During the week of 13th – 17th May, a team of palaeontologists from the University of the Witwatersrand, Johannesburg, and the Albany Museum/Rhodes University, Grahamstown, began to excavate a large dinosaur that had been discovered in a road cutting on the R393 between the Mountain Shadows Hotel and Moshesh’s Ford. The dinosaur fossil was first reported to Dr Billy de Klerk of the Albany Museum by Mr Selby Vorster, of Elliot, in 2011.
During the first visit to evaluate the fossil Dr de Klerk realised that this dinosaur was very significant because it represented the first occurrence of its type from the Clarence Formation sandstone and, in all likelihood was a new species of Jurassic dinosaur, estimated to be 200 million years old. At this stage, he tentatively identified it as a sauropodomorph – a long-neck, long-tail form of primitive dinosaur that would have been about six metres long. Dr de Klerk set up a collaborative project with Dr Jonah Choiniere, of Wits University to excavate and study this new and exciting dinosaur.
After two days of exhausting digging, they had managed to expose the tail, some parts of the leg bones and ribs. On returning to the excavation site on Wednesday morning (15th May), they were horrified to discover that a part of the thigh bone (femur), about 35cm long and 10cm in diameter had been removed. Reports suggest that the bone had been taken between 7am and 8:30am that morning. The total length of the femur is estimated to be 100cm and this stolen part has anatomical detail which is vital for identification purposes.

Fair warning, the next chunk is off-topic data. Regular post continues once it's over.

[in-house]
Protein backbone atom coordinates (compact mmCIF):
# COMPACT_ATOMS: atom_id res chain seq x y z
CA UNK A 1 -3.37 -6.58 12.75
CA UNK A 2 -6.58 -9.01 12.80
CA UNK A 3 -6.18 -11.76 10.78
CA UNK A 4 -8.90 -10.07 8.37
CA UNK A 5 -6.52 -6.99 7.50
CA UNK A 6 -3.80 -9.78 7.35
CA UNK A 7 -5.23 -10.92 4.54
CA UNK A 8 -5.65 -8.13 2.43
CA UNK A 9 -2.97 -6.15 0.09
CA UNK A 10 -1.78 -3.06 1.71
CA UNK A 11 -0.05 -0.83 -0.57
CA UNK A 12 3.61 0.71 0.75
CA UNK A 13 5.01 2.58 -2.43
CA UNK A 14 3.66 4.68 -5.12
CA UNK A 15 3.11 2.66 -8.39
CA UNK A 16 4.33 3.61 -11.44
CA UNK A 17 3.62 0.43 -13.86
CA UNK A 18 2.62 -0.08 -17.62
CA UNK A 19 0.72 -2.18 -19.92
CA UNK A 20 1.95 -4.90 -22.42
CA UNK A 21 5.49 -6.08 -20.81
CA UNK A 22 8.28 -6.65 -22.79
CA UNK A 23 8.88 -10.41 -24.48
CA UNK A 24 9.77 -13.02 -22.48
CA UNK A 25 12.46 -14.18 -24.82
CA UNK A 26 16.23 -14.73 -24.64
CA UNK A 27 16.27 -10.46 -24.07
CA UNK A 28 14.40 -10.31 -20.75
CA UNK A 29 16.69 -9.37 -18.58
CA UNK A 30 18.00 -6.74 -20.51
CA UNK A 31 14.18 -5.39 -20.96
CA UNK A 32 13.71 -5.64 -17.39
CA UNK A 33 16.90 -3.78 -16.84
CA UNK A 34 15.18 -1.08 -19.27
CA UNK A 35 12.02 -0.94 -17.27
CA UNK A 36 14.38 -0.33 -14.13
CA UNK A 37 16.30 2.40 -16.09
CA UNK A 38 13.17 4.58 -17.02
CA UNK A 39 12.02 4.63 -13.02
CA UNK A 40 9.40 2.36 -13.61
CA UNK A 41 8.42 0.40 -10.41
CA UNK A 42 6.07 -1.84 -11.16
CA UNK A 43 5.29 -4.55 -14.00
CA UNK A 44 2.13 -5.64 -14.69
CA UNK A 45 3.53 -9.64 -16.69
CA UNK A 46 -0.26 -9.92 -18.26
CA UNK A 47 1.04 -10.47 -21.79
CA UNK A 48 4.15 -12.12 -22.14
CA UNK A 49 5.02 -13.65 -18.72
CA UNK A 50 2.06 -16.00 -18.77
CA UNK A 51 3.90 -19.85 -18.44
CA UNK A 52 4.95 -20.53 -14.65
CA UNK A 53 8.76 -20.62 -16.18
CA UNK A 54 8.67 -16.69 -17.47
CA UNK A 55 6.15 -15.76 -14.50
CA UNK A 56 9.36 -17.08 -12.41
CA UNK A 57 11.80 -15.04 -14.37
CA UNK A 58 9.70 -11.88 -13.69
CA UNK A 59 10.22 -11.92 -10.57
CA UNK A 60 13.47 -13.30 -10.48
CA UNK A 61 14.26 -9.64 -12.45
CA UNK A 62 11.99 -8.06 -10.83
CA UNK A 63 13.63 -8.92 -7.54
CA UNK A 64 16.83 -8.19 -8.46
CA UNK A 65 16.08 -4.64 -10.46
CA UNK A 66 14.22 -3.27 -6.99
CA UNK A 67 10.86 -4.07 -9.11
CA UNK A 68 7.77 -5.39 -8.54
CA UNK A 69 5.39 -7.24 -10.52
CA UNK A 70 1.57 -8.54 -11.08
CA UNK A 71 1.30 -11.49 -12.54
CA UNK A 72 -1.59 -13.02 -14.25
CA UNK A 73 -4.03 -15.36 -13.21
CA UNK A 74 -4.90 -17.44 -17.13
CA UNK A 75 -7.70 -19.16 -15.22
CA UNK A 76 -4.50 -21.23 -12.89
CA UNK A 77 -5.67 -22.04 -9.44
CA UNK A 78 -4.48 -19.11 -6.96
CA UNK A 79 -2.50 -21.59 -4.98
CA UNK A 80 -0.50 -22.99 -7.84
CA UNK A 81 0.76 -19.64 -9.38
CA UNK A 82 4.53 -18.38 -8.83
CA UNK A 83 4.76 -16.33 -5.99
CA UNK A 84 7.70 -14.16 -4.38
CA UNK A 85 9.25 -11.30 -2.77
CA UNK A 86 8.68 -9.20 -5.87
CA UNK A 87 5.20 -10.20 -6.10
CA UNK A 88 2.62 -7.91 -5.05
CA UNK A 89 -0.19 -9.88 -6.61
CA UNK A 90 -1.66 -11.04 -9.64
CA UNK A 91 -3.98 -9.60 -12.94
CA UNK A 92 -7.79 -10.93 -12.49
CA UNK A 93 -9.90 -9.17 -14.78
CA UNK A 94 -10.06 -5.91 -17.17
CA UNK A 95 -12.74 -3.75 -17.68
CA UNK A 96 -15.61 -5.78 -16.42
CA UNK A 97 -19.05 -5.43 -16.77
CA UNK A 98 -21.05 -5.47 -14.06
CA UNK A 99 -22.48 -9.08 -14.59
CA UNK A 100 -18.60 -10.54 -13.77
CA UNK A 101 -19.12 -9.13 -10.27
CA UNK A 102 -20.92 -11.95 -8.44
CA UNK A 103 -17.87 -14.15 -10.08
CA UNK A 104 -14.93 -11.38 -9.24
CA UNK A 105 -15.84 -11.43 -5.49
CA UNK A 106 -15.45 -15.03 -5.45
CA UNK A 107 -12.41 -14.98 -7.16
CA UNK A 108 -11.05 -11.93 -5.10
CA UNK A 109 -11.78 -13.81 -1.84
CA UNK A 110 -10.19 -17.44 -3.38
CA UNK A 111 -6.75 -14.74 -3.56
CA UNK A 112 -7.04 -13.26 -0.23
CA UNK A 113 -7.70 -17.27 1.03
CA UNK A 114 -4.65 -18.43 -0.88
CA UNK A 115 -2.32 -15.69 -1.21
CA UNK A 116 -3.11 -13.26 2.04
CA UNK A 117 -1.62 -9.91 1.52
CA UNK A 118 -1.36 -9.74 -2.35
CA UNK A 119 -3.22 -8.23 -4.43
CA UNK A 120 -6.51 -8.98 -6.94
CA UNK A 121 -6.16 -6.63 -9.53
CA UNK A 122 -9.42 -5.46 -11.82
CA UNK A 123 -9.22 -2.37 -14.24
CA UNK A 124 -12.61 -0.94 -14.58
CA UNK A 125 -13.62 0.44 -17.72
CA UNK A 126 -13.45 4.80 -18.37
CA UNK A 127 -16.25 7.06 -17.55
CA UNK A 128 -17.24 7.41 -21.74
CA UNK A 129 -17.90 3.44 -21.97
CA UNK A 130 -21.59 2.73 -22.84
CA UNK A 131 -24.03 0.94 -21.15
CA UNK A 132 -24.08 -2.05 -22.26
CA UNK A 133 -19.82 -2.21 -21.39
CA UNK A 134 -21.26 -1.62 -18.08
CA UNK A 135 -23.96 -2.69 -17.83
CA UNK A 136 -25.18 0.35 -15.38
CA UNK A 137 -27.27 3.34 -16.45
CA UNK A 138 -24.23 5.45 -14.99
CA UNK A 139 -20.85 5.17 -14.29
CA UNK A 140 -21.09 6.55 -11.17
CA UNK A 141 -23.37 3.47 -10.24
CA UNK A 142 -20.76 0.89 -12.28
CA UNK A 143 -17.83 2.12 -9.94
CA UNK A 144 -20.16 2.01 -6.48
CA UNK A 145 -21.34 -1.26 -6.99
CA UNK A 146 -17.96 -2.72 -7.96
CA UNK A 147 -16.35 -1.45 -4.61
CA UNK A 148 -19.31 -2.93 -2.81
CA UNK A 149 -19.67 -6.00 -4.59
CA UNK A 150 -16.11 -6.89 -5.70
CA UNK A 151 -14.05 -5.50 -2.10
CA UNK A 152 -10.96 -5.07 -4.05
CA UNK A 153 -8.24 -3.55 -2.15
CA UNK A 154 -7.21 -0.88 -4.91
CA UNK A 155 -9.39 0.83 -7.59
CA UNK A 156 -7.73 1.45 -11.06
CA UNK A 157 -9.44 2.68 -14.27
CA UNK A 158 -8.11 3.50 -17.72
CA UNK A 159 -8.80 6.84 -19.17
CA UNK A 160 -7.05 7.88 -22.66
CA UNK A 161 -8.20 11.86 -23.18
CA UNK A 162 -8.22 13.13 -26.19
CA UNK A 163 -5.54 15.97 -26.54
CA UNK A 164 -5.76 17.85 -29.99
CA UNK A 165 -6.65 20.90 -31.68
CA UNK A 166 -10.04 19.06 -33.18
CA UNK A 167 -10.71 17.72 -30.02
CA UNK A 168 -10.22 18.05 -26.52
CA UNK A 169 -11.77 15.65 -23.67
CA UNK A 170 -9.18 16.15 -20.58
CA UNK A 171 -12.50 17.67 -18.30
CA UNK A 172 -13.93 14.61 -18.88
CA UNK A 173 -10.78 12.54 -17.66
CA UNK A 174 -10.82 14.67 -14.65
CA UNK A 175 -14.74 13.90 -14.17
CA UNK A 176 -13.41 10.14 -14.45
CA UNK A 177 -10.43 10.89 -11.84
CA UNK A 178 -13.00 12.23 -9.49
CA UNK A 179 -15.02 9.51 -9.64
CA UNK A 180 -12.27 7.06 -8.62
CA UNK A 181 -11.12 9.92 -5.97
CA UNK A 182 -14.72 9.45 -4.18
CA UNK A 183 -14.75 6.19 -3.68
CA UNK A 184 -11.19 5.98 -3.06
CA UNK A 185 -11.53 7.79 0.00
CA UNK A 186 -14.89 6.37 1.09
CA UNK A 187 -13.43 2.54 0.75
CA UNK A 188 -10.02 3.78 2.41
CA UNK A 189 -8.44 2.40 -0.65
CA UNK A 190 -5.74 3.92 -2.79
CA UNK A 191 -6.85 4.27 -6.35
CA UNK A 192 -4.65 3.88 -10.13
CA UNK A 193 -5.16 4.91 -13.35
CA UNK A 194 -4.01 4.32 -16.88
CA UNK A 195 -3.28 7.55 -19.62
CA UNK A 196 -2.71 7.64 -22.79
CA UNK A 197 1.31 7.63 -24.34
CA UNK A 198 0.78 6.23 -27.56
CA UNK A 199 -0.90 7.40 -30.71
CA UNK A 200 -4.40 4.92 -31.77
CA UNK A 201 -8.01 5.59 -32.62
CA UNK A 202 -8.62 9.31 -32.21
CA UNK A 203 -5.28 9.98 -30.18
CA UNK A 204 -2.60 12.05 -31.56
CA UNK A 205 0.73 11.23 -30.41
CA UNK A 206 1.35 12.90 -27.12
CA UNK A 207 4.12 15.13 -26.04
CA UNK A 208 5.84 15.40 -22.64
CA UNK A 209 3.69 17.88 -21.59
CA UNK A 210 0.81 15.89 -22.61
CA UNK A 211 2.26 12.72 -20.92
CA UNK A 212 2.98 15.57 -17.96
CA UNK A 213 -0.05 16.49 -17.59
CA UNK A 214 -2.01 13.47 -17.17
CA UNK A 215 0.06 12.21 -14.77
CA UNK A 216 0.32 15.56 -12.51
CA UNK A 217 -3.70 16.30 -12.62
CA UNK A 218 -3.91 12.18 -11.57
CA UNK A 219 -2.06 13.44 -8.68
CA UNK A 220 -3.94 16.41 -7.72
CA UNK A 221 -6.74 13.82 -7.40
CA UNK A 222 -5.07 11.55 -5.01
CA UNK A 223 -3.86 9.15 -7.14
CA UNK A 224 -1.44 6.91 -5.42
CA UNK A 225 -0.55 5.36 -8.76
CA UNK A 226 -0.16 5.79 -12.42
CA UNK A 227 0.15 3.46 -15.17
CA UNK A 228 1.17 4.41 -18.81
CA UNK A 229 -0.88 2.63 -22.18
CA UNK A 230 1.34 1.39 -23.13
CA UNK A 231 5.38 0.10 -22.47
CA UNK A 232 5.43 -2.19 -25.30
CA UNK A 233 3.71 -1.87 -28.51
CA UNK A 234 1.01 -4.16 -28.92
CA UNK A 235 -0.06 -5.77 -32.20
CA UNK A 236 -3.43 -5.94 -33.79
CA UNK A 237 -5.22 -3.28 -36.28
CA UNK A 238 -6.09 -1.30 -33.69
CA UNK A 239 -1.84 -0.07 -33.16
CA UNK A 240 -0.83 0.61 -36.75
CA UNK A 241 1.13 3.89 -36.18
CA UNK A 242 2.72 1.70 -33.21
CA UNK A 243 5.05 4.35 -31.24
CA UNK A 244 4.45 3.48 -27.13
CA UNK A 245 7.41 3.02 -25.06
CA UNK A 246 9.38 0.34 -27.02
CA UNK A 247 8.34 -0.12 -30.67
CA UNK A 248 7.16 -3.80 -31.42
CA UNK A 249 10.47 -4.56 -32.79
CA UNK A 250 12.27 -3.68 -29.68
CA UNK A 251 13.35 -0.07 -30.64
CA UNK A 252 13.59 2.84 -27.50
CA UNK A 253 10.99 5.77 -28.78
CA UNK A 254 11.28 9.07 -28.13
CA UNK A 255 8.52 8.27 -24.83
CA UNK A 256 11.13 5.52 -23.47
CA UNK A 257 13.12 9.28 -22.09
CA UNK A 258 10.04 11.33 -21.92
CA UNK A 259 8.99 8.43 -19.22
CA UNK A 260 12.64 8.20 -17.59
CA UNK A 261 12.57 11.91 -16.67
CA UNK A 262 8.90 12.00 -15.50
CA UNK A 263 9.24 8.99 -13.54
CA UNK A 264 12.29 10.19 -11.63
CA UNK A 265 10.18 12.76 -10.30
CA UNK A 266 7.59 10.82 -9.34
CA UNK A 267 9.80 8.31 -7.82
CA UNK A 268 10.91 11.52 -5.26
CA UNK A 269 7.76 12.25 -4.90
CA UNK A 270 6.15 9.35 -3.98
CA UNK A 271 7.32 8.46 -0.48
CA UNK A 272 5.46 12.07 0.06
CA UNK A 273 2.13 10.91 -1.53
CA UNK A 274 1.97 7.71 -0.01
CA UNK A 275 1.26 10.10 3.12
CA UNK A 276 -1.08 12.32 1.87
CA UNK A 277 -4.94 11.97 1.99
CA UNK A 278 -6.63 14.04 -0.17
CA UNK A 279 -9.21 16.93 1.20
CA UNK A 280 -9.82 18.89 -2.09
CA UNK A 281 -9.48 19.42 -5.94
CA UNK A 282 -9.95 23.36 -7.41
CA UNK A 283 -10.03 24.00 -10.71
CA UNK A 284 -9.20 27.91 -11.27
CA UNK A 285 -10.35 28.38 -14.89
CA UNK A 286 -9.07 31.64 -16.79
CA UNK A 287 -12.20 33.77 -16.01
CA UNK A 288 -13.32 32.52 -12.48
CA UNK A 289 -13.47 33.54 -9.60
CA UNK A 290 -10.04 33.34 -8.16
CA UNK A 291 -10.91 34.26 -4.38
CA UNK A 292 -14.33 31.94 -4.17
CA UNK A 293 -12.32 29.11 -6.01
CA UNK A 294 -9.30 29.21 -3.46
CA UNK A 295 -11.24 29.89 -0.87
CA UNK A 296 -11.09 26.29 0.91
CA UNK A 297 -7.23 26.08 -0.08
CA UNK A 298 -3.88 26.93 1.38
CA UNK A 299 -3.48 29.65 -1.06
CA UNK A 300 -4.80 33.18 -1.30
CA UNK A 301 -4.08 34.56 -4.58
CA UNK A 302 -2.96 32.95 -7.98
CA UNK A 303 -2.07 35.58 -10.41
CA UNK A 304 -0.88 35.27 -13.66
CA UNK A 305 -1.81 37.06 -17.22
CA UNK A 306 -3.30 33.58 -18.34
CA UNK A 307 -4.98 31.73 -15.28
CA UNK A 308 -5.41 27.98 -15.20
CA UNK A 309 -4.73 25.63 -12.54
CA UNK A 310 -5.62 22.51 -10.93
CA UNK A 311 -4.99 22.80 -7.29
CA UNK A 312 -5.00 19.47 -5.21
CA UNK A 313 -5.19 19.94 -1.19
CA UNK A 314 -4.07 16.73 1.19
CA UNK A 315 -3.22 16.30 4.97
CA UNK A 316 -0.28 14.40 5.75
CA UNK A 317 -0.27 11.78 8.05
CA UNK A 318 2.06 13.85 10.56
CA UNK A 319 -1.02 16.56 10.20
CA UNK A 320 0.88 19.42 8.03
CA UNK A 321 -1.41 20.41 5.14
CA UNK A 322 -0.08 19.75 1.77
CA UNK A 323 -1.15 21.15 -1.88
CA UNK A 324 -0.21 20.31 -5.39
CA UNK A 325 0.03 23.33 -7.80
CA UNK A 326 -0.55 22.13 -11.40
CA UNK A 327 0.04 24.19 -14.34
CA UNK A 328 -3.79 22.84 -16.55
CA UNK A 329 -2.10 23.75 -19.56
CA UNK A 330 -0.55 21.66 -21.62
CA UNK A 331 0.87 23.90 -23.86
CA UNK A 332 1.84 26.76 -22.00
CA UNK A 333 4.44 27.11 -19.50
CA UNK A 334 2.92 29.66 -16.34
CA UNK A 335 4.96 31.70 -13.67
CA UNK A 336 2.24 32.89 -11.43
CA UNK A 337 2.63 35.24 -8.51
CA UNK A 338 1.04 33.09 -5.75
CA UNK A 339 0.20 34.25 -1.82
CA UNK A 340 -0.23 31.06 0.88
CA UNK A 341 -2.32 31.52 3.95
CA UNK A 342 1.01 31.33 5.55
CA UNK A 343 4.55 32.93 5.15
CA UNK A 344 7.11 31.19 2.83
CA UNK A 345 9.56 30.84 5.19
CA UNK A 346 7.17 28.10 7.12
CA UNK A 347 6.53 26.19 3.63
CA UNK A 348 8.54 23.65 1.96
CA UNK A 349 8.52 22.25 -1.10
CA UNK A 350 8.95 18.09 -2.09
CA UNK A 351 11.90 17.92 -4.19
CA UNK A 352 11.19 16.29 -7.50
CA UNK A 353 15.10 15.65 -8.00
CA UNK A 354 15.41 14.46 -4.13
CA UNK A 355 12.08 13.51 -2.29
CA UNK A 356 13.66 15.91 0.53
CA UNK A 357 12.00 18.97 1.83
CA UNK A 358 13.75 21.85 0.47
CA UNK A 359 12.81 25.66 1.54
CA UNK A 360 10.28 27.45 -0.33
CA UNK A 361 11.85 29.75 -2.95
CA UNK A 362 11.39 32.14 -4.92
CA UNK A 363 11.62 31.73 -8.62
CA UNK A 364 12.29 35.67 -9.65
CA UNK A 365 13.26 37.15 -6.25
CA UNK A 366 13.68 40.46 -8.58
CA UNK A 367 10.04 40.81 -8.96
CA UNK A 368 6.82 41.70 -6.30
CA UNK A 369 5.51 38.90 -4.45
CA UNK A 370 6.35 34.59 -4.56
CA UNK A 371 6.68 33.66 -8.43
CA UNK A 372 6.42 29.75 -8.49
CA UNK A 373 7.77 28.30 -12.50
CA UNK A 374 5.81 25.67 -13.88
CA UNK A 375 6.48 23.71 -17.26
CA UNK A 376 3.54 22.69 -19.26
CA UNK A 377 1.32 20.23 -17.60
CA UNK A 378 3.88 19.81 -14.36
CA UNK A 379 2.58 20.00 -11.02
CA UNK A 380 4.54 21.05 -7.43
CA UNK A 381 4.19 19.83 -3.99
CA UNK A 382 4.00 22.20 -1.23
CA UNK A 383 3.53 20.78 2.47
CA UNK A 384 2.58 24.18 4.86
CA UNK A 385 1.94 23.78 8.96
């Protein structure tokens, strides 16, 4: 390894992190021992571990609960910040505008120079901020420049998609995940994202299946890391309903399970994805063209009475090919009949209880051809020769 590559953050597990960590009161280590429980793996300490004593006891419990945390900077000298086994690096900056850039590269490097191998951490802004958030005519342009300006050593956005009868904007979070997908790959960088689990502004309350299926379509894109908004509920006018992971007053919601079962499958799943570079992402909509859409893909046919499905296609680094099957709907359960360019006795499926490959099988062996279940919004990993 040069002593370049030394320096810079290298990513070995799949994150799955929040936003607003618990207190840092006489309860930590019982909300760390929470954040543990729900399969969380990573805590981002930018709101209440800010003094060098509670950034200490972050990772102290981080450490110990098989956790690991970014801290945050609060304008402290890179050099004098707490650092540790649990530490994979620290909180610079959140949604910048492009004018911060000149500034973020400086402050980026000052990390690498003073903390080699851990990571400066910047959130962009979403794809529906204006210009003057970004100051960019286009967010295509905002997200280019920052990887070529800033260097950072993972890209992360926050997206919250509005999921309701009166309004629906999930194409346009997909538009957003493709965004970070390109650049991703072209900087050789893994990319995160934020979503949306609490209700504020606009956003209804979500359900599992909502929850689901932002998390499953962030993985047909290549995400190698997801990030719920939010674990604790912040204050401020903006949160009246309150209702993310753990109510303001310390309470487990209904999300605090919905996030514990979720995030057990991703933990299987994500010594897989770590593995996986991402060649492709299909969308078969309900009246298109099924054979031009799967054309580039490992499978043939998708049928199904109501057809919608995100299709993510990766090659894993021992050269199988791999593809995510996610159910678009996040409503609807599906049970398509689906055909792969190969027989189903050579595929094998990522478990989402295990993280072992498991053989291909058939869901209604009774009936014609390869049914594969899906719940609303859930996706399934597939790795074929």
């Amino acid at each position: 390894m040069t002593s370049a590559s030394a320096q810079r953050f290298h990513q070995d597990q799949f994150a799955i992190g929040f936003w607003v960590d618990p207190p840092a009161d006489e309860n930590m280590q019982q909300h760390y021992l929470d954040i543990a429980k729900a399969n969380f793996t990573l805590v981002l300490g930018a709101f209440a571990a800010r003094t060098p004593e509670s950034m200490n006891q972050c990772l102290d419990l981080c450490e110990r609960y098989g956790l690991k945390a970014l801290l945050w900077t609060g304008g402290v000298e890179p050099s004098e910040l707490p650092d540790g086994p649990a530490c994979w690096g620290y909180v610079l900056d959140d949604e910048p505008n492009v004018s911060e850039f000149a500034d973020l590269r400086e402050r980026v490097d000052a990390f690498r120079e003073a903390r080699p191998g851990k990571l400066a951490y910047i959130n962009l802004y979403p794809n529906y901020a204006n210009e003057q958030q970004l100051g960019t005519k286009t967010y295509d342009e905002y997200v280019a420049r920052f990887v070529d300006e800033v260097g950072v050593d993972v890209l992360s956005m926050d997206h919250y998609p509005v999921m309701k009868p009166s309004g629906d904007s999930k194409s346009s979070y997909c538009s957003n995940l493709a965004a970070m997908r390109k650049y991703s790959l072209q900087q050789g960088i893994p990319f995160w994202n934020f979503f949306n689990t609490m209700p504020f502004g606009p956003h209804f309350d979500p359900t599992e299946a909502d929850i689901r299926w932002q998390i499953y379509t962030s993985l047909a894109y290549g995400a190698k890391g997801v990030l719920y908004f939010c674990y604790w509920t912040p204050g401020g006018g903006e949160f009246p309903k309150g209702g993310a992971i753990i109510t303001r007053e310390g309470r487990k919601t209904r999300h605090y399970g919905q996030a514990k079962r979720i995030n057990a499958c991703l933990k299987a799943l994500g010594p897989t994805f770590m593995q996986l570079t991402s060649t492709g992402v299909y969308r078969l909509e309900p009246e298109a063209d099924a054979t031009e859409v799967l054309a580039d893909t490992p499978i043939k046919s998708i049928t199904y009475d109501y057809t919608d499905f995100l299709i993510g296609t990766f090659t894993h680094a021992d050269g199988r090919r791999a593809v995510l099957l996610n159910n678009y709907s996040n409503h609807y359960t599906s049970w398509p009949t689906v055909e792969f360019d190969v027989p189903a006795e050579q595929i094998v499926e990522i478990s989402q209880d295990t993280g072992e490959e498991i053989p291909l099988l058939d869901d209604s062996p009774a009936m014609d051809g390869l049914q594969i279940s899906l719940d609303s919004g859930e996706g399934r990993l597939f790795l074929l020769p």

Fossils, archaeological material and meteorites are protected by the National Heritage Resources Act 25 of 1999, and they are all regarded as part of the “National Estate”. No fossils may be excavated, collected, sold or traded in South Africa without a valid permit and therefore no fossil has any monetary value at all.
Whoever removed this important fossil may not have been aware of the seriousness of their actions. Dr de Klerk has appealed to this person to return this vital part of our fossil heritage without prejudice. The matter has been reported to Warrant Officer Gustav Spann of the SAPS (Elliot). Should the fossil not reappear within the month, a theft docket will be opened and formal investigation will follow.
If you have any information about this incident or the location of the fossil, please contact:
Ms Jenna Lavin, palaeontological heritage officer at SAHRA on 021 462 4502 or firstname.lastname@example.org
A case has been opened on SAHRIS should any further developments arise and members of the public are welcome to view the progress and comment on this issue here: